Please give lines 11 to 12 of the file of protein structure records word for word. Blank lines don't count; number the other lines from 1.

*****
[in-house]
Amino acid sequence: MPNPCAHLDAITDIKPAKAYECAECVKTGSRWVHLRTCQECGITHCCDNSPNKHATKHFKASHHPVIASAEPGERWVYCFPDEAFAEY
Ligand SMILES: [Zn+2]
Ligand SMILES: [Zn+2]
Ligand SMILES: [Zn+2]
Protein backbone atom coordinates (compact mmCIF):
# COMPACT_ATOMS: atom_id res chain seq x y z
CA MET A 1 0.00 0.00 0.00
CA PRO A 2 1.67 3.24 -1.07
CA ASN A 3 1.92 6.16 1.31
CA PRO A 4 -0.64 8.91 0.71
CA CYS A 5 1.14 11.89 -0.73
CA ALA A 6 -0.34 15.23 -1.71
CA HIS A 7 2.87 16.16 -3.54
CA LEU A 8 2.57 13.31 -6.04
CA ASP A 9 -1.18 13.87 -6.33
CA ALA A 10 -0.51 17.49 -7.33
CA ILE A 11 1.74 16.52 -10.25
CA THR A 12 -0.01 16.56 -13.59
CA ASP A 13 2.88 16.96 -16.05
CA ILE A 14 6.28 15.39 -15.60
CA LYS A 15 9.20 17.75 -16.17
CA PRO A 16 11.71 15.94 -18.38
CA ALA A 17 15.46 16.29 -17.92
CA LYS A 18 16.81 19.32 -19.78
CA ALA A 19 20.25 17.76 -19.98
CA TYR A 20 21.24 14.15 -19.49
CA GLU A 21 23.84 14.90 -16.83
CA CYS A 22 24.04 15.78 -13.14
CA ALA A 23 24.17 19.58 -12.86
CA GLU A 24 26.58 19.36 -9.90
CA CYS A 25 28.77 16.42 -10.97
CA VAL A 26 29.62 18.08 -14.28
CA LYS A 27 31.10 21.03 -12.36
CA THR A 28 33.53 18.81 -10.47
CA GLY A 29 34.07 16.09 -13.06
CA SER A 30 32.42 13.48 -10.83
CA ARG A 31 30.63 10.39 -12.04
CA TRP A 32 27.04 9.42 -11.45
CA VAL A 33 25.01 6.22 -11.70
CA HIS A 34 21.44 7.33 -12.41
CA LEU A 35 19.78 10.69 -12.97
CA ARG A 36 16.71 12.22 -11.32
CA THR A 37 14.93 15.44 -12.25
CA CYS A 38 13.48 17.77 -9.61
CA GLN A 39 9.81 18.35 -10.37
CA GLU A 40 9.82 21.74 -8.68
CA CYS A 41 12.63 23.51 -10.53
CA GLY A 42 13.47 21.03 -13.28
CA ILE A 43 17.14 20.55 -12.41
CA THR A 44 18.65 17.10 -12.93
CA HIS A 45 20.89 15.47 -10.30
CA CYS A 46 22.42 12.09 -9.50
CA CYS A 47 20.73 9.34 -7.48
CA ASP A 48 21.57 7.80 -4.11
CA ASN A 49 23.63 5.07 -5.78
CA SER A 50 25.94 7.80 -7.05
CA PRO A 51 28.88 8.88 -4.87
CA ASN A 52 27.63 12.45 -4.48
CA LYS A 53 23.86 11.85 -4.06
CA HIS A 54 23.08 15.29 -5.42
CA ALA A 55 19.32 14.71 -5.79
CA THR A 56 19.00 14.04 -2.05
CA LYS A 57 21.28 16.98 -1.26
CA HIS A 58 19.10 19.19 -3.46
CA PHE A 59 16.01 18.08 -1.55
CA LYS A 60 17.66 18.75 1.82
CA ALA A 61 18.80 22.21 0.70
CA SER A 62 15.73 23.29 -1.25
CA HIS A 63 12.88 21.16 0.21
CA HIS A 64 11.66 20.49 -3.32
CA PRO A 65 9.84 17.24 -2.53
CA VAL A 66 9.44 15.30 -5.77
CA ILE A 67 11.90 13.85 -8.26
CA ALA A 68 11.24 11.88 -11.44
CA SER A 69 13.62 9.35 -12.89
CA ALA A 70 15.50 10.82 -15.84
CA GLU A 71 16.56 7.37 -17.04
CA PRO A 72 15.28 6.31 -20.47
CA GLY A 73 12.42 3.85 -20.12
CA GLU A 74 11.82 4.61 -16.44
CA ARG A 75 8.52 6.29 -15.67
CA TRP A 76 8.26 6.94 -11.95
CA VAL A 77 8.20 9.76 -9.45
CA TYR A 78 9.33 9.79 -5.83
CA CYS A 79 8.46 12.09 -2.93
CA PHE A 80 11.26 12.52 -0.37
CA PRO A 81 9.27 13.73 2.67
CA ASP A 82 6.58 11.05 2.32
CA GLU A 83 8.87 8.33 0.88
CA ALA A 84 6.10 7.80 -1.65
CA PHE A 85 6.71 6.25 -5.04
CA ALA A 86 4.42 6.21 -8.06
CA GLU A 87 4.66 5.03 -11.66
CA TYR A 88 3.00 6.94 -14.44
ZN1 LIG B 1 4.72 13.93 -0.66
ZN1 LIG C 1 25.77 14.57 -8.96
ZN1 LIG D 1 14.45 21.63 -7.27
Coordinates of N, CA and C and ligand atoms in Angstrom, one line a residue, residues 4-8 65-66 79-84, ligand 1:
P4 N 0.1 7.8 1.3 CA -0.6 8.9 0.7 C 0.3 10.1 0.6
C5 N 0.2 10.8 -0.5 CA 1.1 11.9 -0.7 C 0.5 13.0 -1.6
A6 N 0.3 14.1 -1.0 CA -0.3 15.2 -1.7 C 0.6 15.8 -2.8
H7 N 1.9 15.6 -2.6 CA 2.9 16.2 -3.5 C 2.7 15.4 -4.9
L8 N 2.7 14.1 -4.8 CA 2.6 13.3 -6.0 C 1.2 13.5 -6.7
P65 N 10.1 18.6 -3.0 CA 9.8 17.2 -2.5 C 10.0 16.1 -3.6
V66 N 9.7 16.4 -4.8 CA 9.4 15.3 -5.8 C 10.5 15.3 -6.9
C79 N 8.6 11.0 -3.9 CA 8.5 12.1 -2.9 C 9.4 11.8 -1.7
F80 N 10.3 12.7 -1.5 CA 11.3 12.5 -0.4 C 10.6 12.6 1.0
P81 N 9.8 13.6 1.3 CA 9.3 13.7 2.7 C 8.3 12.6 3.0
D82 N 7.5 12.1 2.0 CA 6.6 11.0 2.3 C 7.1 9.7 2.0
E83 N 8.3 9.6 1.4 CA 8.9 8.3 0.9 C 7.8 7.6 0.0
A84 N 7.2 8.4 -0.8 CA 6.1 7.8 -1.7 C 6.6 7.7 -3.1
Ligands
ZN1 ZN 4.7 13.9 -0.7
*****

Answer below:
CA PRO A 4 -0.64 8.91 0.71
CA CYS A 5 1.14 11.89 -0.73